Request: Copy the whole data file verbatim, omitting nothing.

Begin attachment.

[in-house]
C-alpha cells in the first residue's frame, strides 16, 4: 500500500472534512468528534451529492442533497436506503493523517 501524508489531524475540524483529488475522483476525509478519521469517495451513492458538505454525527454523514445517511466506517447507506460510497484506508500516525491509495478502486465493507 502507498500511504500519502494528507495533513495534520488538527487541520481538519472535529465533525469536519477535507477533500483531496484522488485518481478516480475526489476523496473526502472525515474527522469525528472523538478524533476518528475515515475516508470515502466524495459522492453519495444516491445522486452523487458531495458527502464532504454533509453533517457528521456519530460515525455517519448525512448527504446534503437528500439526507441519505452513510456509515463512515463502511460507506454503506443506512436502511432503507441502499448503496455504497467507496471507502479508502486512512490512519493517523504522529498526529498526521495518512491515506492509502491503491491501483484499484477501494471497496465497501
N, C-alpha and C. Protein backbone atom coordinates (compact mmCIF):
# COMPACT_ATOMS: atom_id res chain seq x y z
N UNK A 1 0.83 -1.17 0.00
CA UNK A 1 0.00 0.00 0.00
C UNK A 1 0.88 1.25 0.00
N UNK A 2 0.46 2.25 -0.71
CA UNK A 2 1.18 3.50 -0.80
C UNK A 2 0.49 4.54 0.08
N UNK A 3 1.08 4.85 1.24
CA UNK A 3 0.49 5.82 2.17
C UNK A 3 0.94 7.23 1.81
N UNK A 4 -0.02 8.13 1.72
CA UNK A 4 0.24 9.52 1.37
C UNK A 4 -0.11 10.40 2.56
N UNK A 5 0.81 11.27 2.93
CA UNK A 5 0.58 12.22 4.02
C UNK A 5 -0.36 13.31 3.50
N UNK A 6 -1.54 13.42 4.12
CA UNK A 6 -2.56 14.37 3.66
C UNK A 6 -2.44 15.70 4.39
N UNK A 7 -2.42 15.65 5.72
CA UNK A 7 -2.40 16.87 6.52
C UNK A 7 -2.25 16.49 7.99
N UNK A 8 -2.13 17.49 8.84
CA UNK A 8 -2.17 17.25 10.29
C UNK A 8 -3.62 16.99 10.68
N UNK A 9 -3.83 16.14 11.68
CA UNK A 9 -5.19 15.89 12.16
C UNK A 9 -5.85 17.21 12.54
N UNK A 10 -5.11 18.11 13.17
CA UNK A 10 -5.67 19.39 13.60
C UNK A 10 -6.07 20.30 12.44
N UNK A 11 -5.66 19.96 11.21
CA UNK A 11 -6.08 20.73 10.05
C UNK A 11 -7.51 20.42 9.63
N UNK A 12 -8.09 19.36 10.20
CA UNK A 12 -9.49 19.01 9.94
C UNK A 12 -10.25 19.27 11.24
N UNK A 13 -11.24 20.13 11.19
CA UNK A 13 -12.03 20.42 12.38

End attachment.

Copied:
[in-house]
C-alpha cells in the first residue's frame, strides 16, 4: 500500500472534512468528534451529492442533497436506503493523517 501524508489531524475540524483529488475522483476525509478519521469517495451513492458538505454525527454523514445517511466506517447507506460510497484506508500516525491509495478502486465493507 502507498500511504500519502494528507495533513495534520488538527487541520481538519472535529465533525469536519477535507477533500483531496484522488485518481478516480475526489476523496473526502472525515474527522469525528472523538478524533476518528475515515475516508470515502466524495459522492453519495444516491445522486452523487458531495458527502464532504454533509453533517457528521456519530460515525455517519448525512448527504446534503437528500439526507441519505452513510456509515463512515463502511460507506454503506443506512436502511432503507441502499448503496455504497467507496471507502479508502486512512490512519493517523504522529498526529498526521495518512491515506492509502491503491491501483484499484477501494471497496465497501
N, C-alpha and C. Protein backbone atom coordinates (compact mmCIF):
# COMPACT_ATOMS: atom_id res chain seq x y z
N UNK A 1 0.83 -1.17 0.00
CA UNK A 1 0.00 0.00 0.00
C UNK A 1 0.88 1.25 0.00
N UNK A 2 0.46 2.25 -0.71
CA UNK A 2 1.18 3.50 -0.80
C UNK A 2 0.49 4.54 0.08
N UNK A 3 1.08 4.85 1.24
CA UNK A 3 0.49 5.82 2.17
C UNK A 3 0.94 7.23 1.81
N UNK A 4 -0.02 8.13 1.72
CA UNK A 4 0.24 9.52 1.37
C UNK A 4 -0.11 10.40 2.56
N UNK A 5 0.81 11.27 2.93
CA UNK A 5 0.58 12.22 4.02
C UNK A 5 -0.36 13.31 3.50
N UNK A 6 -1.54 13.42 4.12
CA UNK A 6 -2.56 14.37 3.66
C UNK A 6 -2.44 15.70 4.39
N UNK A 7 -2.42 15.65 5.72
CA UNK A 7 -2.40 16.87 6.52
C UNK A 7 -2.25 16.49 7.99
N UNK A 8 -2.13 17.49 8.84
CA UNK A 8 -2.17 17.25 10.29
C UNK A 8 -3.62 16.99 10.68
N UNK A 9 -3.83 16.14 11.68
CA UNK A 9 -5.19 15.89 12.16
C UNK A 9 -5.85 17.21 12.54
N UNK A 10 -5.11 18.11 13.17
CA UNK A 10 -5.67 19.39 13.60
C UNK A 10 -6.07 20.30 12.44
N UNK A 11 -5.66 19.96 11.21
CA UNK A 11 -6.08 20.73 10.05
C UNK A 11 -7.51 20.42 9.63
N UNK A 12 -8.09 19.36 10.20
CA UNK A 12 -9.49 19.01 9.94
C UNK A 12 -10.25 19.27 11.24
N UNK A 13 -11.24 20.13 11.19
CA UNK A 13 -12.03 20.42 12.38